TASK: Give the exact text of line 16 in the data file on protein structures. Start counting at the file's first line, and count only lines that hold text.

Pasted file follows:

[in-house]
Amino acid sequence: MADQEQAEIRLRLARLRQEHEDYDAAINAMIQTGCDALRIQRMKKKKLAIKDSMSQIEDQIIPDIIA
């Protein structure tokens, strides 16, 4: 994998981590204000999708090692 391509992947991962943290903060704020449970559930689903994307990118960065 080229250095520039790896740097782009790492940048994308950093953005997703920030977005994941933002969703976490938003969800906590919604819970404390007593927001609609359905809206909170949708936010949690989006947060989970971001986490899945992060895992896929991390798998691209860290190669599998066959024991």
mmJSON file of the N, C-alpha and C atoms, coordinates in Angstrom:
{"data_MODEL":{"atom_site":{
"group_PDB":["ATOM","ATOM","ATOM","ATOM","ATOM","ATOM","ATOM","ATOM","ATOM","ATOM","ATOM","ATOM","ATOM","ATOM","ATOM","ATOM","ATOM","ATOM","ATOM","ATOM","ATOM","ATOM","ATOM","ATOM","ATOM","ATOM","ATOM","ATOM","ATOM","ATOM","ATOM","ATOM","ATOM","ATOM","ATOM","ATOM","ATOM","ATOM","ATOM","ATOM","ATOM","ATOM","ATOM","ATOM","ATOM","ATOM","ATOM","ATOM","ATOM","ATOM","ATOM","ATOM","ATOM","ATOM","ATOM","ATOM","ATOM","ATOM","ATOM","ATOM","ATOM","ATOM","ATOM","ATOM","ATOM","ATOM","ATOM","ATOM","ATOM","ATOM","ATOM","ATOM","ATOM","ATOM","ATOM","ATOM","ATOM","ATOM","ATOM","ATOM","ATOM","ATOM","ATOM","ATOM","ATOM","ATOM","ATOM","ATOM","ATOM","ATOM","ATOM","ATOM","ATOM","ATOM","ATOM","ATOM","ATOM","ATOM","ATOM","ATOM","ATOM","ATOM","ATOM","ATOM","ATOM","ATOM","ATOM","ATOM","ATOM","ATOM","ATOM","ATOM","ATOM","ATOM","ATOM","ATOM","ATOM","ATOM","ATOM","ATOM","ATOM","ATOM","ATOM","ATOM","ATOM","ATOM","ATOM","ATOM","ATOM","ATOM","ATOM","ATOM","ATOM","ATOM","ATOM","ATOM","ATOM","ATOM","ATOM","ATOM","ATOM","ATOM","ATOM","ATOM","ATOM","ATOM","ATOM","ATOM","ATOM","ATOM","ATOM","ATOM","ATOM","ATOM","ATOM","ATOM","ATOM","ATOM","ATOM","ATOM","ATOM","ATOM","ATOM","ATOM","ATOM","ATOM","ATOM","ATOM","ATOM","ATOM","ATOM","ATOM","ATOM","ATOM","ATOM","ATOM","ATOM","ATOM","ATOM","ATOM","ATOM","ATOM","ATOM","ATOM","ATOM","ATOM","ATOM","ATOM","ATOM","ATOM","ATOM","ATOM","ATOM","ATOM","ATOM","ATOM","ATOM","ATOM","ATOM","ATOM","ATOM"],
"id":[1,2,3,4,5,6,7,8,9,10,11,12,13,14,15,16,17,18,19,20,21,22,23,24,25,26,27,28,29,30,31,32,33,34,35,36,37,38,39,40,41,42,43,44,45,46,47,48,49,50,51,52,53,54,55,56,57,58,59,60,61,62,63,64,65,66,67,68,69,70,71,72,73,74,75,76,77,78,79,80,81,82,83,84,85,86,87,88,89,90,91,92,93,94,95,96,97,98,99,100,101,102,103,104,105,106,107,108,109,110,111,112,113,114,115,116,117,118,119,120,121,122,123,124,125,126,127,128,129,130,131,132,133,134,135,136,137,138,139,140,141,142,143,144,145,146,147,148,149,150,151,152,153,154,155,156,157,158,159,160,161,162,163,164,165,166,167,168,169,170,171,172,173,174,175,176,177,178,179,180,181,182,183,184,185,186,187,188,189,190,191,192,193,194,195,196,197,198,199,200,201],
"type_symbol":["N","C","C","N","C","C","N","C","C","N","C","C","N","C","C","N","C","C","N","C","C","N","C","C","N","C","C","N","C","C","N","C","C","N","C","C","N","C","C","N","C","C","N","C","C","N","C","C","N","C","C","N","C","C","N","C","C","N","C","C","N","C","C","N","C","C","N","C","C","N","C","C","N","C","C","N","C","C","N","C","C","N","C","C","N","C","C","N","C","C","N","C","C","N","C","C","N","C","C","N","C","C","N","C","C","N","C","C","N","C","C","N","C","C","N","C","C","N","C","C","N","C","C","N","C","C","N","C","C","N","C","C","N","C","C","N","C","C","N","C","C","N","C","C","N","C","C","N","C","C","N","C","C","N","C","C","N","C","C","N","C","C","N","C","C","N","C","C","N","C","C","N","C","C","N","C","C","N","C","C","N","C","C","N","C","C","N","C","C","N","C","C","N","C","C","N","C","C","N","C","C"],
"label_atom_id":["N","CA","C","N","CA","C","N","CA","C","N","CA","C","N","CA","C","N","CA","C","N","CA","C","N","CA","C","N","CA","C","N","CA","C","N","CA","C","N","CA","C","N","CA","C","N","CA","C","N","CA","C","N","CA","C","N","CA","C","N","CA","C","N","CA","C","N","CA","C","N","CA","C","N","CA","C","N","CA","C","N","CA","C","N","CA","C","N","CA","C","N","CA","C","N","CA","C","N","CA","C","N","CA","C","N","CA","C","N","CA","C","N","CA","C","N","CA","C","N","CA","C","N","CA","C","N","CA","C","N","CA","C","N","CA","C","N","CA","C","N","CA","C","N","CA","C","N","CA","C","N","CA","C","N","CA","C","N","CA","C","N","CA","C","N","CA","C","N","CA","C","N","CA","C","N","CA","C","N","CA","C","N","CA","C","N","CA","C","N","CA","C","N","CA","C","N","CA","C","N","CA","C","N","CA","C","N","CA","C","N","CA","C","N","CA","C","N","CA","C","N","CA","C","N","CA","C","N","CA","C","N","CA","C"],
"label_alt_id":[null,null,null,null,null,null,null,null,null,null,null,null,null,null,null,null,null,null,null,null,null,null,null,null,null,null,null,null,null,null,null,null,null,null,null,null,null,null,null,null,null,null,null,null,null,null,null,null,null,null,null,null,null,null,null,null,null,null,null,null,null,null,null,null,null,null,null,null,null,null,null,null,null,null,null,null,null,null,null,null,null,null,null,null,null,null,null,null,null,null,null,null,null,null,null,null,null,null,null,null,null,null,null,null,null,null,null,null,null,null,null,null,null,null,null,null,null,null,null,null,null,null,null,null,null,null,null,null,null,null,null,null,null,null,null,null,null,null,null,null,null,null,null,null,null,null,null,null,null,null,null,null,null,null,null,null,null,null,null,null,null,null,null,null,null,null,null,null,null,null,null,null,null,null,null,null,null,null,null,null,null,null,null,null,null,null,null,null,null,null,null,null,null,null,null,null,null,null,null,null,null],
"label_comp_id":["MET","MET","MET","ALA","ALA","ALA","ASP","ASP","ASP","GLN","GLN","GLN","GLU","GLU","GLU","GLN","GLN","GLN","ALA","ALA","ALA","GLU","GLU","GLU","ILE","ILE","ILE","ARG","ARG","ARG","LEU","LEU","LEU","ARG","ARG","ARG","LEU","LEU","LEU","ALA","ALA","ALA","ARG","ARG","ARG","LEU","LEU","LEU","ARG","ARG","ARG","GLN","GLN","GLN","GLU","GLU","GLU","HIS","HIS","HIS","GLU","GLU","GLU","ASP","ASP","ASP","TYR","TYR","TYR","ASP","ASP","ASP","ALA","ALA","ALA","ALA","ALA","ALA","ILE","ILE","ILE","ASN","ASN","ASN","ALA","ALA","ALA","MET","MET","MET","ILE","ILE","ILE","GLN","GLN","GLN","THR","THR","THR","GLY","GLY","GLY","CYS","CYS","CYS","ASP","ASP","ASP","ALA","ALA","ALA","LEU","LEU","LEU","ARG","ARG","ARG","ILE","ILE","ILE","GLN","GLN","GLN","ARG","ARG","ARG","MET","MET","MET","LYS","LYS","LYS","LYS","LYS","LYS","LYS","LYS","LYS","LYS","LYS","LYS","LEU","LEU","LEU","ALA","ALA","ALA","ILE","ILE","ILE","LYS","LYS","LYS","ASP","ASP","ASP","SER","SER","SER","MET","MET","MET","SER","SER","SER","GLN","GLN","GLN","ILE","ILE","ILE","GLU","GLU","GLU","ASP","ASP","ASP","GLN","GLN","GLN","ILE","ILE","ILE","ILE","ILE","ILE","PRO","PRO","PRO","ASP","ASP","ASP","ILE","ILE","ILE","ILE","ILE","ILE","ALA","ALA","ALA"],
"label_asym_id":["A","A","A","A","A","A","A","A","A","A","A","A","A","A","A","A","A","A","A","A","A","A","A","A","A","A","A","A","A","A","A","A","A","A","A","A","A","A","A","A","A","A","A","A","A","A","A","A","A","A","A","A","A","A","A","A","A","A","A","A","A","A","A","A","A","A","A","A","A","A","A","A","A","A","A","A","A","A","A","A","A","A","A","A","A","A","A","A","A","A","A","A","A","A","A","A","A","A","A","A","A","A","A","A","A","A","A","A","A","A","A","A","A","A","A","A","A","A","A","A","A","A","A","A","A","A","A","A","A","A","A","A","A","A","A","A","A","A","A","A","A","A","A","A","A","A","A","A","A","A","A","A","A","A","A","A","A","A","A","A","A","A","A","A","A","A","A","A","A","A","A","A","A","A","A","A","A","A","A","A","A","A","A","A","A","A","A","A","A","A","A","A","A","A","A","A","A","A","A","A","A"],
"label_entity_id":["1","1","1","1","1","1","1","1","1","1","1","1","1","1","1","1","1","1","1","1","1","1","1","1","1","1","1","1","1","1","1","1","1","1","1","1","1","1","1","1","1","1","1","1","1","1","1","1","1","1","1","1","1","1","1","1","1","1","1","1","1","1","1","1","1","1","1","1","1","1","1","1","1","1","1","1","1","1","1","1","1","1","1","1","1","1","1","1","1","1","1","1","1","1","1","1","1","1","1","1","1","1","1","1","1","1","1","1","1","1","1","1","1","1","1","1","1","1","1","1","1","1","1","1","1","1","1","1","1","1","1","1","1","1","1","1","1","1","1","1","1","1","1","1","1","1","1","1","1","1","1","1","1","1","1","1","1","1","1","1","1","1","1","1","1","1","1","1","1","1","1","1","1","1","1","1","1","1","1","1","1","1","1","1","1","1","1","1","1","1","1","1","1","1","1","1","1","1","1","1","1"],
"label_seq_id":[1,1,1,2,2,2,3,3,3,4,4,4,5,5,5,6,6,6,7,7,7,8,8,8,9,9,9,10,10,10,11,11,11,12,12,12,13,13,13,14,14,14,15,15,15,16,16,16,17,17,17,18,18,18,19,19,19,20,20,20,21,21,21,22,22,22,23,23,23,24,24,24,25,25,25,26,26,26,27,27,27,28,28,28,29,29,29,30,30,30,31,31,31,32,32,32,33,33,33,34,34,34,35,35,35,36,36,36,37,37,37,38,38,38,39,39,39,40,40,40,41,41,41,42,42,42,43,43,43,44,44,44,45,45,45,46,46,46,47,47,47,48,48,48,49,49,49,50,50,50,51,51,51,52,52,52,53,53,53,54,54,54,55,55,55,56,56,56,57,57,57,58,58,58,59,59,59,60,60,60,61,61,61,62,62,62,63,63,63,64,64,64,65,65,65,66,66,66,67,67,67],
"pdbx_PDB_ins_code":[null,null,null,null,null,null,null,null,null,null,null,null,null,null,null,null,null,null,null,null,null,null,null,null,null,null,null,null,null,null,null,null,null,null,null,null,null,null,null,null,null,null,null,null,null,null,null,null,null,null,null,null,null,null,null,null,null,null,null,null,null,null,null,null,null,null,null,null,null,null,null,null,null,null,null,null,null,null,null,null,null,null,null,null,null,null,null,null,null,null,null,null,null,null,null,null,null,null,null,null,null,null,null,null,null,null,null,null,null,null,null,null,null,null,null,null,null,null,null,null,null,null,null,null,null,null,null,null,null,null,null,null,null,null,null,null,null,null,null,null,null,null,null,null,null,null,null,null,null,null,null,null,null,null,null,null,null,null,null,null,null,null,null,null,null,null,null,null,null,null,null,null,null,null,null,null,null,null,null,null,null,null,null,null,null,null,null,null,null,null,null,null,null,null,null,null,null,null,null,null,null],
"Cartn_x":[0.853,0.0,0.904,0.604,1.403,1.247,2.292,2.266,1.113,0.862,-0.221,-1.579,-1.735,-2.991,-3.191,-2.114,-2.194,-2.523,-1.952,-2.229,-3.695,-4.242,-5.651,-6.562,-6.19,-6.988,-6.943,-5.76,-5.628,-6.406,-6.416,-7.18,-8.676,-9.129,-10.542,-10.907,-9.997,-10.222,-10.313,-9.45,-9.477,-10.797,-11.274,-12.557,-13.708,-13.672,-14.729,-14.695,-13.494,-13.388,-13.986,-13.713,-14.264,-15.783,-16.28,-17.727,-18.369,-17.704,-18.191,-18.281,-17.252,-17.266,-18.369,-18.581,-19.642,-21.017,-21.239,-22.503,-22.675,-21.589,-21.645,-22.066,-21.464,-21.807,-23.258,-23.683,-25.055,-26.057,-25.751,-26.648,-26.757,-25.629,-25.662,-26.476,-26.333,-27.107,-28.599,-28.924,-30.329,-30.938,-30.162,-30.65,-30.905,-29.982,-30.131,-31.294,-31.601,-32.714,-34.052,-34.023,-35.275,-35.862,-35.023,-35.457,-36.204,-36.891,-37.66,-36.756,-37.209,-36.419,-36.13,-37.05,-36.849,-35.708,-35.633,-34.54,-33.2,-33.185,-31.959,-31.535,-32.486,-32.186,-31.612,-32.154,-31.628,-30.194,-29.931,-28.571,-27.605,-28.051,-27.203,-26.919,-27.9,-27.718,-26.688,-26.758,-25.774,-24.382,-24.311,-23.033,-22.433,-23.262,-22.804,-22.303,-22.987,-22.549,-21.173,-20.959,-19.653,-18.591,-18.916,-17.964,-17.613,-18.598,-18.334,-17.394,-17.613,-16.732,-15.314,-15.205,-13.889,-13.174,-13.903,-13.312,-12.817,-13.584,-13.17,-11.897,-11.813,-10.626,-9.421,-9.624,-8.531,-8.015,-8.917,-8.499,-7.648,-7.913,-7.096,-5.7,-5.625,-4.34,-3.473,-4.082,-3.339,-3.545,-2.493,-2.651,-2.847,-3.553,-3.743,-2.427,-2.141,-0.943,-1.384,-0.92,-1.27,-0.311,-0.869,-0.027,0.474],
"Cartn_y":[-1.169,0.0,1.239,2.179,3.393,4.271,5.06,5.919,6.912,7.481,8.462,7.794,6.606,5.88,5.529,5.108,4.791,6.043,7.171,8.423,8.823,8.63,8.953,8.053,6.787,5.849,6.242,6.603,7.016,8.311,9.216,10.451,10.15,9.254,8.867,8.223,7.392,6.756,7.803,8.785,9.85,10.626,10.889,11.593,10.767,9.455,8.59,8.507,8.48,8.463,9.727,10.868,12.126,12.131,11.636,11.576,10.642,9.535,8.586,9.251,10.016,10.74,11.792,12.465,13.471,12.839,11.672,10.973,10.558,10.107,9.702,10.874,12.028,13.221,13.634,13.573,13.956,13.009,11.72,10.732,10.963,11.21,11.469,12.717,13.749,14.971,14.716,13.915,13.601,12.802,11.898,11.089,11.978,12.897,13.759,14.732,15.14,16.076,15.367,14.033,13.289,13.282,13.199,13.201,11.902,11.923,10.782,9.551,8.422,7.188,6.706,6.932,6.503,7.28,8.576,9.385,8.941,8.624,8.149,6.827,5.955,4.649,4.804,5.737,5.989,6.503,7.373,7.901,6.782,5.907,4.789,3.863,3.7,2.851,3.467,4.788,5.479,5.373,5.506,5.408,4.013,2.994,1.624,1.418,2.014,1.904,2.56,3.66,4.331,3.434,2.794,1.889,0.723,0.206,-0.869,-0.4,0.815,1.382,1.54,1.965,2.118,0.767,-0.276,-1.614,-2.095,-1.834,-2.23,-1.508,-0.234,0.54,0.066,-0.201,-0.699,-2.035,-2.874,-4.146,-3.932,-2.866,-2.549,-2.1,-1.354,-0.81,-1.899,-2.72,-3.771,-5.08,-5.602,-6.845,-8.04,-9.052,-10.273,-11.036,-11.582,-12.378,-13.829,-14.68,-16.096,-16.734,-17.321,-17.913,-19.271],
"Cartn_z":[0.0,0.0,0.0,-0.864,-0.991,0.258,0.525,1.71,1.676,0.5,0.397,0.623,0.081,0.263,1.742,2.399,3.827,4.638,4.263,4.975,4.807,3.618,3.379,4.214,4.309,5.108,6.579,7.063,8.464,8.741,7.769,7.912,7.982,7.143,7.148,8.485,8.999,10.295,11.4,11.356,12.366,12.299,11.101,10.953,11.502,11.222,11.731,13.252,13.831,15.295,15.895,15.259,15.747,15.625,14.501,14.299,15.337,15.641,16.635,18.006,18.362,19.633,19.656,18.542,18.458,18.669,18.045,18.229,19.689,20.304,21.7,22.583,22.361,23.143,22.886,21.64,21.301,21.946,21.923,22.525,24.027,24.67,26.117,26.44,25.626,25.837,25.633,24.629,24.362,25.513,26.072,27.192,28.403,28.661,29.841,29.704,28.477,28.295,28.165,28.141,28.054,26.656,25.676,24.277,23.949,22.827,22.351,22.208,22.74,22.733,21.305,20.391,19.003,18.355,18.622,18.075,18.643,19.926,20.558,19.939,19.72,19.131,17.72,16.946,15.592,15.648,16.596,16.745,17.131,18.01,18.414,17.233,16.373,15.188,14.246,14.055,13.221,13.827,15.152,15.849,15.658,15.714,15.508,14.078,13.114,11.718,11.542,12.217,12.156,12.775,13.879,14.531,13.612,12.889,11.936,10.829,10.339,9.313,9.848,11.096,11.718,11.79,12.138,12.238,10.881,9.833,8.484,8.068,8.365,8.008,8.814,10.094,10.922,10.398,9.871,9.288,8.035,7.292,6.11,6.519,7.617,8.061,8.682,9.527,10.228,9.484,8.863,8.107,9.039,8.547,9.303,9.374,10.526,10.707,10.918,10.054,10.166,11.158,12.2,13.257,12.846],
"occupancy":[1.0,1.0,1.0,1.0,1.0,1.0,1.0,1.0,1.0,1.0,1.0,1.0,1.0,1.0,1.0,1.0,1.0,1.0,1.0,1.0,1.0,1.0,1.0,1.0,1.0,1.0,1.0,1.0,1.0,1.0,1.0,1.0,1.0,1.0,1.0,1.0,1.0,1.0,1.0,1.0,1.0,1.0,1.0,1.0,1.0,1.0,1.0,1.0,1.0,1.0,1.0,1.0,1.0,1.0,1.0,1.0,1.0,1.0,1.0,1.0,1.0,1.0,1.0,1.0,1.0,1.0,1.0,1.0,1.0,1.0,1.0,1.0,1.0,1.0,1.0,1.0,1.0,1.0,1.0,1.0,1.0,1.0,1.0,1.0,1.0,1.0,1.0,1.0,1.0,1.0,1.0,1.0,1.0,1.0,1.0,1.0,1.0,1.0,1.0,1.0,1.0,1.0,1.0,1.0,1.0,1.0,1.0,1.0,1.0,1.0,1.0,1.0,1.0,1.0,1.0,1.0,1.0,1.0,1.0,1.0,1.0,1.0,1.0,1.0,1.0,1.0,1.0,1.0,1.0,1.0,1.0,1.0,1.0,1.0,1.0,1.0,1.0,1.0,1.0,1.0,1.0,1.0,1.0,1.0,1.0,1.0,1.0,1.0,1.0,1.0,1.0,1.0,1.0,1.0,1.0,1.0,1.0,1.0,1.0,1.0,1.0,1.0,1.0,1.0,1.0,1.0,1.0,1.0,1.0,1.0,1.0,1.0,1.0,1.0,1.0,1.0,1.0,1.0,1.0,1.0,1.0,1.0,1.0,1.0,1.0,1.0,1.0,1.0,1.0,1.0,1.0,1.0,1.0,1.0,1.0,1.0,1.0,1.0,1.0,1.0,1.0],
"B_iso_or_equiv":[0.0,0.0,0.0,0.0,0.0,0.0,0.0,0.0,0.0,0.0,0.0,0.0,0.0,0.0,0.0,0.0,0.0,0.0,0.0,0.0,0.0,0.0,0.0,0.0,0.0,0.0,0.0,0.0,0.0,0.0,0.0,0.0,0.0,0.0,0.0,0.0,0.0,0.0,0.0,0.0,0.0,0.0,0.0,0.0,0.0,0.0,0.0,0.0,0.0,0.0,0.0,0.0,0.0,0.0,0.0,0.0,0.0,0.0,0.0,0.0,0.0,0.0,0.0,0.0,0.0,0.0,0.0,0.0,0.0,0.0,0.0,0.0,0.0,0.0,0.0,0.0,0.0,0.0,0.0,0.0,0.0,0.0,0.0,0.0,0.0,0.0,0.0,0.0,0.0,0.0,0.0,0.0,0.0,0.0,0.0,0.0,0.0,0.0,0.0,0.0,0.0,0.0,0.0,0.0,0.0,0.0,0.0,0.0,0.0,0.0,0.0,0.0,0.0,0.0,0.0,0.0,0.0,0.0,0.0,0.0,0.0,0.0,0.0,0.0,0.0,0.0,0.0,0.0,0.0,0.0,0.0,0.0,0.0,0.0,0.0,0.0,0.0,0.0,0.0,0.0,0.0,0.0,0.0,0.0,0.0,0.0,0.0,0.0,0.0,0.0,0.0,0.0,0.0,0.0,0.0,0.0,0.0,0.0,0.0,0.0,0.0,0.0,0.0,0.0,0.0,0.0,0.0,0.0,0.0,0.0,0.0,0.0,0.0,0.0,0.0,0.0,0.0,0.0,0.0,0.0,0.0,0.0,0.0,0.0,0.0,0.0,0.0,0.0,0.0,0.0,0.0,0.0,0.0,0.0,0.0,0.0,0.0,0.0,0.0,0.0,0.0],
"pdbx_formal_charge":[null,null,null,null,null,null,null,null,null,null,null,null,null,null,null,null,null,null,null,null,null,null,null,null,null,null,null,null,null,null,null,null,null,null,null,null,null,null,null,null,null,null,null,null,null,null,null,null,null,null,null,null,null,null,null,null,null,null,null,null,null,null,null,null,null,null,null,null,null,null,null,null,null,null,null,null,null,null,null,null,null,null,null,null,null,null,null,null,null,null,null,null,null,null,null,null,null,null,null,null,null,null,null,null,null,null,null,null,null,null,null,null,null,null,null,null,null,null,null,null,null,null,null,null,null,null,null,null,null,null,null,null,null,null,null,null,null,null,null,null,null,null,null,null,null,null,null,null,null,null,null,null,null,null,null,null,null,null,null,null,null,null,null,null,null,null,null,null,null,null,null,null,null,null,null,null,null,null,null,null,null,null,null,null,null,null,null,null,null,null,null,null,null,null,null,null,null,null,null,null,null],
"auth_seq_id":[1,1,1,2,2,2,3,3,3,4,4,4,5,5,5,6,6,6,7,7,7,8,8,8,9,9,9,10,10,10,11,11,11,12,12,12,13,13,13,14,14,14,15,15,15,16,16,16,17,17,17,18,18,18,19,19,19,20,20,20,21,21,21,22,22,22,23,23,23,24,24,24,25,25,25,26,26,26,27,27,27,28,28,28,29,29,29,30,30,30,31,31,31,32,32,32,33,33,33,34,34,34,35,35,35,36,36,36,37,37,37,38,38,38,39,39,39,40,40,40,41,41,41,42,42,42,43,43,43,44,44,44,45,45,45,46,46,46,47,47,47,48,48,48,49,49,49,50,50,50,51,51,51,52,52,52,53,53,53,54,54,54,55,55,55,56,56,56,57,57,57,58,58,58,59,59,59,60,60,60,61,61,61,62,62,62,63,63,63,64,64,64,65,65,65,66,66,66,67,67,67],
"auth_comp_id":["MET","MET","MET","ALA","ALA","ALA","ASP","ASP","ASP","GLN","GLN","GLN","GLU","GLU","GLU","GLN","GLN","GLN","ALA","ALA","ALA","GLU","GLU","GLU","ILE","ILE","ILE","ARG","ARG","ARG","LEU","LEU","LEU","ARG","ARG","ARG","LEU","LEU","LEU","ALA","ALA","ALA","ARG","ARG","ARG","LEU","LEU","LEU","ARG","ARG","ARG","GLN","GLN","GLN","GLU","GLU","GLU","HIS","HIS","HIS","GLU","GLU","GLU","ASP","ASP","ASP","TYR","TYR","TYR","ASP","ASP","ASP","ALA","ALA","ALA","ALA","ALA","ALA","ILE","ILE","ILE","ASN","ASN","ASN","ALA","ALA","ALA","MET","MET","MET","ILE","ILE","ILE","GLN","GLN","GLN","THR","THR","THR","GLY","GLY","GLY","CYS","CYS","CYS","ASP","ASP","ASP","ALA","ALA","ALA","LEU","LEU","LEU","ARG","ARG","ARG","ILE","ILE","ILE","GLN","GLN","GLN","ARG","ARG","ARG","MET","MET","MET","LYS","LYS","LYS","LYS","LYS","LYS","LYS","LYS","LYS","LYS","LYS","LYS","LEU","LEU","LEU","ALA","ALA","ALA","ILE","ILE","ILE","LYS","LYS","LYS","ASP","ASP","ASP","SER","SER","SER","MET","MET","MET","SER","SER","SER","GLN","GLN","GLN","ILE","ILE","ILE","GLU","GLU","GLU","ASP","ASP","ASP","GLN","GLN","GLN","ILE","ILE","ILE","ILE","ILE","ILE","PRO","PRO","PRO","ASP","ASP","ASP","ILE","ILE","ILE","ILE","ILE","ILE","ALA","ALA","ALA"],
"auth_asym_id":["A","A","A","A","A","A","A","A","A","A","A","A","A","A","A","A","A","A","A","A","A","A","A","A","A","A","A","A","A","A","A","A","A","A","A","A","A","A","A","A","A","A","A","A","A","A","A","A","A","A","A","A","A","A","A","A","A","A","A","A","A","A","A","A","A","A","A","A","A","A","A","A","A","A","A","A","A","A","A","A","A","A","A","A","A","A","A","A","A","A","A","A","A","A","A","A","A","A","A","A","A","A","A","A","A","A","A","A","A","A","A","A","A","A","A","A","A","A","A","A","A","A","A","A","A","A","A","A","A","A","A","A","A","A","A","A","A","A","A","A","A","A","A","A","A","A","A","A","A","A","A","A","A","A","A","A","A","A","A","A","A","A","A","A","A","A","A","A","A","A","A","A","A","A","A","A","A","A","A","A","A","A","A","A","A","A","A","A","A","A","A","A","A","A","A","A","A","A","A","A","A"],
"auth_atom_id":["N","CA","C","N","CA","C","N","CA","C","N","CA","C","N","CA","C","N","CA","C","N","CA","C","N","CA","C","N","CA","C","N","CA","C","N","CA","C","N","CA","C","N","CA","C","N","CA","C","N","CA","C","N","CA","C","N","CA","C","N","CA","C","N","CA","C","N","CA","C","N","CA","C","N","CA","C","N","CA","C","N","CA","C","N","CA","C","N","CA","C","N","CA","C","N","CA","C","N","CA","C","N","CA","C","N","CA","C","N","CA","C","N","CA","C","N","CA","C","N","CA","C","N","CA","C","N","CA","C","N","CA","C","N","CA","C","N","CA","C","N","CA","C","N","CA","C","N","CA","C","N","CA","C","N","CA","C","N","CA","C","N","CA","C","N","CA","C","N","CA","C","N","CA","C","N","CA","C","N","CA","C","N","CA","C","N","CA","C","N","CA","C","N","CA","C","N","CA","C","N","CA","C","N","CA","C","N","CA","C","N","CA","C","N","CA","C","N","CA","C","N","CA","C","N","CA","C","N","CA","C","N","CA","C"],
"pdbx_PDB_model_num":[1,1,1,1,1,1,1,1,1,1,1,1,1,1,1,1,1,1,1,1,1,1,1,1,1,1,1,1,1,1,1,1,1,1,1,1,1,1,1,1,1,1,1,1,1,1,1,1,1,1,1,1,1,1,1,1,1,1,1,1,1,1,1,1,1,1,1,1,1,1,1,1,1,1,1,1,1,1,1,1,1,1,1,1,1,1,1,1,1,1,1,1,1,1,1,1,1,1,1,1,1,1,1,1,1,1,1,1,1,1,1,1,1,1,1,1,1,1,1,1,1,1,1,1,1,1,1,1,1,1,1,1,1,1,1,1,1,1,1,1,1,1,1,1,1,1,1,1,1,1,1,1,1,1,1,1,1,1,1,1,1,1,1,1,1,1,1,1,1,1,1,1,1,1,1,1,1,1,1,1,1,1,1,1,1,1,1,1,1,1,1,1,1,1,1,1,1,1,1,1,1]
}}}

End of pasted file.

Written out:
"Cartn_x":[0.853,0.0,0.904,0.604,1.403,1.247,2.292,2.266,1.113,0.862,-0.221,-1.579,-1.735,-2.991,-3.191,-2.114,-2.194,-2.523,-1.952,-2.229,-3.695,-4.242,-5.651,-6.562,-6.19,-6.988,-6.943,-5.76,-5.628,-6.406,-6.416,-7.18,-8.676,-9.129,-10.542,-10.907,-9.997,-10.222,-10.313,-9.45,-9.477,-10.797,-11.274,-12.557,-13.708,-13.672,-14.729,-14.695,-13.494,-13.388,-13.986,-13.713,-14.264,-15.783,-16.28,-17.727,-18.369,-17.704,-18.191,-18.281,-17.252,-17.266,-18.369,-18.581,-19.642,-21.017,-21.239,-22.503,-22.675,-21.589,-21.645,-22.066,-21.464,-21.807,-23.258,-23.683,-25.055,-26.057,-25.751,-26.648,-26.757,-25.629,-25.662,-26.476,-26.333,-27.107,-28.599,-28.924,-30.329,-30.938,-30.162,-30.65,-30.905,-29.982,-30.131,-31.294,-31.601,-32.714,-34.052,-34.023,-35.275,-35.862,-35.023,-35.457,-36.204,-36.891,-37.66,-36.756,-37.209,-36.419,-36.13,-37.05,-36.849,-35.708,-35.633,-34.54,-33.2,-33.185,-31.959,-31.535,-32.486,-32.186,-31.612,-32.154,-31.628,-30.194,-29.931,-28.571,-27.605,-28.051,-27.203,-26.919,-27.9,-27.718,-26.688,-26.758,-25.774,-24.382,-24.311,-23.033,-22.433,-23.262,-22.804,-22.303,-22.987,-22.549,-21.173,-20.959,-19.653,-18.591,-18.916,-17.964,-17.613,-18.598,-18.334,-17.394,-17.613,-16.732,-15.314,-15.205,-13.889,-13.174,-13.903,-13.312,-12.817,-13.584,-13.17,-11.897,-11.813,-10.626,-9.421,-9.624,-8.531,-8.015,-8.917,-8.499,-7.648,-7.913,-7.096,-5.7,-5.625,-4.34,-3.473,-4.082,-3.339,-3.545,-2.493,-2.651,-2.847,-3.553,-3.743,-2.427,-2.141,-0.943,-1.384,-0.92,-1.27,-0.311,-0.869,-0.027,0.474],